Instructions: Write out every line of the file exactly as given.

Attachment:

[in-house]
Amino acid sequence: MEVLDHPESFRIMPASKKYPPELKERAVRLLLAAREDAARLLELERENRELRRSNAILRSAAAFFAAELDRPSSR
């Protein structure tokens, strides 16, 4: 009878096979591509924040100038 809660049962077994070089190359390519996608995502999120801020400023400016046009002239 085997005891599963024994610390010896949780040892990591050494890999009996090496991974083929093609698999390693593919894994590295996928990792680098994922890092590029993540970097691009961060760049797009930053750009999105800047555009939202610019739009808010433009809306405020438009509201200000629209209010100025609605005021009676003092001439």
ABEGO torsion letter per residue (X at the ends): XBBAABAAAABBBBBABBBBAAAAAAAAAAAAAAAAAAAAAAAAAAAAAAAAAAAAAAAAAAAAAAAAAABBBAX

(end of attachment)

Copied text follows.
[in-house]
Amino acid sequence: MEVLDHPESFRIMPASKKYPPELKERAVRLLLAAREDAARLLELERENRELRRSNAILRSAAAFFAAELDRPSSR
């Protein structure tokens, strides 16, 4: 009878096979591509924040100038 809660049962077994070089190359390519996608995502999120801020400023400016046009002239 085997005891599963024994610390010896949780040892990591050494890999009996090496991974083929093609698999390693593919894994590295996928990792680098994922890092590029993540970097691009961060760049797009930053750009999105800047555009939202610019739009808010433009809306405020438009509201200000629209209010100025609605005021009676003092001439």
ABEGO torsion letter per residue (X at the ends): XBBAABAAAABBBBBABBBBAAAAAAAAAAAAAAAAAAAAAAAAAAAAAAAAAAAAAAAAAAAAAAAAAABBBAX